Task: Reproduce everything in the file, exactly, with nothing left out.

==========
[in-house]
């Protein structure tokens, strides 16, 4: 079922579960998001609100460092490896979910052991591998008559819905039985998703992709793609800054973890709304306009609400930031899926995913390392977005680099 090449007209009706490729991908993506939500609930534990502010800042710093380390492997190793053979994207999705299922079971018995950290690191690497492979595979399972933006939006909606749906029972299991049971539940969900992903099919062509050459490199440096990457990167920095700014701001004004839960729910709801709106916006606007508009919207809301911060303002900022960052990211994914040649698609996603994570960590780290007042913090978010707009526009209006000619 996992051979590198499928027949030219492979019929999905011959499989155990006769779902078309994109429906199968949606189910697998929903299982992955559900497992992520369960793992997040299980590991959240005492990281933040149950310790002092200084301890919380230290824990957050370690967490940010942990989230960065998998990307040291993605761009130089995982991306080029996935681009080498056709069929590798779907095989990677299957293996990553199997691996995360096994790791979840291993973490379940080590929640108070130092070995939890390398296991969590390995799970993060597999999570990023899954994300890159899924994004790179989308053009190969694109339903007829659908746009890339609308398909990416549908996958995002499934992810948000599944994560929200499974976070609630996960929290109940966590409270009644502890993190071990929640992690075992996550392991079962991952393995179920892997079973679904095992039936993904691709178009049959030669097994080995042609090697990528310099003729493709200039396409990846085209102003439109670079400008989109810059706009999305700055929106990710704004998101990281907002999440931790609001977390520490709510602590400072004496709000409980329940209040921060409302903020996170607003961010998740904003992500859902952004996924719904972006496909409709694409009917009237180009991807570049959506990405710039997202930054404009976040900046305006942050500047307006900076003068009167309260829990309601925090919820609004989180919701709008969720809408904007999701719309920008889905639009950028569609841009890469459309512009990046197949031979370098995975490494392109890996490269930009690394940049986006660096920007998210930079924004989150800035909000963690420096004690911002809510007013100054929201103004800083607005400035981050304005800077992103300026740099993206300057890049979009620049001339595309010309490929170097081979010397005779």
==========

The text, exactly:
[in-house]
């Protein structure tokens, strides 16, 4: 079922579960998001609100460092490896979910052991591998008559819905039985998703992709793609800054973890709304306009609400930031899926995913390392977005680099 090449007209009706490729991908993506939500609930534990502010800042710093380390492997190793053979994207999705299922079971018995950290690191690497492979595979399972933006939006909606749906029972299991049971539940969900992903099919062509050459490199440096990457990167920095700014701001004004839960729910709801709106916006606007508009919207809301911060303002900022960052990211994914040649698609996603994570960590780290007042913090978010707009526009209006000619 996992051979590198499928027949030219492979019929999905011959499989155990006769779902078309994109429906199968949606189910697998929903299982992955559900497992992520369960793992997040299980590991959240005492990281933040149950310790002092200084301890919380230290824990957050370690967490940010942990989230960065998998990307040291993605761009130089995982991306080029996935681009080498056709069929590798779907095989990677299957293996990553199997691996995360096994790791979840291993973490379940080590929640108070130092070995939890390398296991969590390995799970993060597999999570990023899954994300890159899924994004790179989308053009190969694109339903007829659908746009890339609308398909990416549908996958995002499934992810948000599944994560929200499974976070609630996960929290109940966590409270009644502890993190071990929640992690075992996550392991079962991952393995179920892997079973679904095992039936993904691709178009049959030669097994080995042609090697990528310099003729493709200039396409990846085209102003439109670079400008989109810059706009999305700055929106990710704004998101990281907002999440931790609001977390520490709510602590400072004496709000409980329940209040921060409302903020996170607003961010998740904003992500859902952004996924719904972006496909409709694409009917009237180009991807570049959506990405710039997202930054404009976040900046305006942050500047307006900076003068009167309260829990309601925090919820609004989180919701709008969720809408904007999701719309920008889905639009950028569609841009890469459309512009990046197949031979370098995975490494392109890996490269930009690394940049986006660096920007998210930079924004989150800035909000963690420096004690911002809510007013100054929201103004800083607005400035981050304005800077992103300026740099993206300057890049979009620049001339595309010309490929170097081979010397005779």